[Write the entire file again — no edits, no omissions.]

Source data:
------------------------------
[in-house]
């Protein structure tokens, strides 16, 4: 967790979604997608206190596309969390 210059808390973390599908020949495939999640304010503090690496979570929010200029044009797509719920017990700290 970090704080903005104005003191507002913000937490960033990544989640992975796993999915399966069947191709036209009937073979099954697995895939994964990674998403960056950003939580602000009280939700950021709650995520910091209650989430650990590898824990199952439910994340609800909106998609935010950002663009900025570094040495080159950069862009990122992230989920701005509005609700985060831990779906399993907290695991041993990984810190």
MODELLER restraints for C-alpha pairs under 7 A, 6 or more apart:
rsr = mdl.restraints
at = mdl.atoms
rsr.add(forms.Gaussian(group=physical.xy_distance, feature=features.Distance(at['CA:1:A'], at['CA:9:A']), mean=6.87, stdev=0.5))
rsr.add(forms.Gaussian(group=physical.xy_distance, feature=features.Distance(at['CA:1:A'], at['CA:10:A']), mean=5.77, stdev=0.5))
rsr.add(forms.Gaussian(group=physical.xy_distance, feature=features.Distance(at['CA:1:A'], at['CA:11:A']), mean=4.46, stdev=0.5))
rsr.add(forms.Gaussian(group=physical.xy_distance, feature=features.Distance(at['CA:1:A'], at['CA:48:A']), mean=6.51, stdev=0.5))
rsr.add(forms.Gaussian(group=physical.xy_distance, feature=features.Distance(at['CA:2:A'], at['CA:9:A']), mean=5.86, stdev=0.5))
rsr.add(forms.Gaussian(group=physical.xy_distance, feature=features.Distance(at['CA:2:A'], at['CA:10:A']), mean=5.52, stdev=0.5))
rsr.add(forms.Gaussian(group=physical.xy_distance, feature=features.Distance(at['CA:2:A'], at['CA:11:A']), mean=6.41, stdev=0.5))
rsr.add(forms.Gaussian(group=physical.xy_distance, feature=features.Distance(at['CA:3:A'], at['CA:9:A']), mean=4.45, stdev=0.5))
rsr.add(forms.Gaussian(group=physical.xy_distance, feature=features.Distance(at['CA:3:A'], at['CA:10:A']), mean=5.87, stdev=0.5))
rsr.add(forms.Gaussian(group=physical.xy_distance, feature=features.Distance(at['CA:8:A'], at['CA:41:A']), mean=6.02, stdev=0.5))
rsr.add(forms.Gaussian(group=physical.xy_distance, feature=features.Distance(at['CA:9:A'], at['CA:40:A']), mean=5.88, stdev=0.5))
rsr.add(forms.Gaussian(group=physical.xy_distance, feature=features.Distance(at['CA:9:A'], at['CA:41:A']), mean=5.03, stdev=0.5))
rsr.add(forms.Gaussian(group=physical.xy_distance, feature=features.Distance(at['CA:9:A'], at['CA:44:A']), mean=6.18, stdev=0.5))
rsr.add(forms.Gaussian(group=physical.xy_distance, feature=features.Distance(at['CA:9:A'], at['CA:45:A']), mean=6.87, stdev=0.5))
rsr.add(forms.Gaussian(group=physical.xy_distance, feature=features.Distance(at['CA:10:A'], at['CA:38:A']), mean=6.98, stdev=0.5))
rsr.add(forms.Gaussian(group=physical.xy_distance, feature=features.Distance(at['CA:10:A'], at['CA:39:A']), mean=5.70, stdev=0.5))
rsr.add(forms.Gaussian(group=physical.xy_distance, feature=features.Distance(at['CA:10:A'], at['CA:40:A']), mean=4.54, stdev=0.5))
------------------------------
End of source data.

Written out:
[in-house]
């Protein structure tokens, strides 16, 4: 967790979604997608206190596309969390 210059808390973390599908020949495939999640304010503090690496979570929010200029044009797509719920017990700290 970090704080903005104005003191507002913000937490960033990544989640992975796993999915399966069947191709036209009937073979099954697995895939994964990674998403960056950003939580602000009280939700950021709650995520910091209650989430650990590898824990199952439910994340609800909106998609935010950002663009900025570094040495080159950069862009990122992230989920701005509005609700985060831990779906399993907290695991041993990984810190």
MODELLER restraints for C-alpha pairs under 7 A, 6 or more apart:
rsr = mdl.restraints
at = mdl.atoms
rsr.add(forms.Gaussian(group=physical.xy_distance, feature=features.Distance(at['CA:1:A'], at['CA:9:A']), mean=6.87, stdev=0.5))
rsr.add(forms.Gaussian(group=physical.xy_distance, feature=features.Distance(at['CA:1:A'], at['CA:10:A']), mean=5.77, stdev=0.5))
rsr.add(forms.Gaussian(group=physical.xy_distance, feature=features.Distance(at['CA:1:A'], at['CA:11:A']), mean=4.46, stdev=0.5))
rsr.add(forms.Gaussian(group=physical.xy_distance, feature=features.Distance(at['CA:1:A'], at['CA:48:A']), mean=6.51, stdev=0.5))
rsr.add(forms.Gaussian(group=physical.xy_distance, feature=features.Distance(at['CA:2:A'], at['CA:9:A']), mean=5.86, stdev=0.5))
rsr.add(forms.Gaussian(group=physical.xy_distance, feature=features.Distance(at['CA:2:A'], at['CA:10:A']), mean=5.52, stdev=0.5))
rsr.add(forms.Gaussian(group=physical.xy_distance, feature=features.Distance(at['CA:2:A'], at['CA:11:A']), mean=6.41, stdev=0.5))
rsr.add(forms.Gaussian(group=physical.xy_distance, feature=features.Distance(at['CA:3:A'], at['CA:9:A']), mean=4.45, stdev=0.5))
rsr.add(forms.Gaussian(group=physical.xy_distance, feature=features.Distance(at['CA:3:A'], at['CA:10:A']), mean=5.87, stdev=0.5))
rsr.add(forms.Gaussian(group=physical.xy_distance, feature=features.Distance(at['CA:8:A'], at['CA:41:A']), mean=6.02, stdev=0.5))
rsr.add(forms.Gaussian(group=physical.xy_distance, feature=features.Distance(at['CA:9:A'], at['CA:40:A']), mean=5.88, stdev=0.5))
rsr.add(forms.Gaussian(group=physical.xy_distance, feature=features.Distance(at['CA:9:A'], at['CA:41:A']), mean=5.03, stdev=0.5))
rsr.add(forms.Gaussian(group=physical.xy_distance, feature=features.Distance(at['CA:9:A'], at['CA:44:A']), mean=6.18, stdev=0.5))
rsr.add(forms.Gaussian(group=physical.xy_distance, feature=features.Distance(at['CA:9:A'], at['CA:45:A']), mean=6.87, stdev=0.5))
rsr.add(forms.Gaussian(group=physical.xy_distance, feature=features.Distance(at['CA:10:A'], at['CA:38:A']), mean=6.98, stdev=0.5))
rsr.add(forms.Gaussian(group=physical.xy_distance, feature=features.Distance(at['CA:10:A'], at['CA:39:A']), mean=5.70, stdev=0.5))
rsr.add(forms.Gaussian(group=physical.xy_distance, feature=features.Distance(at['CA:10:A'], at['CA:40:A']), mean=4.54, stdev=0.5))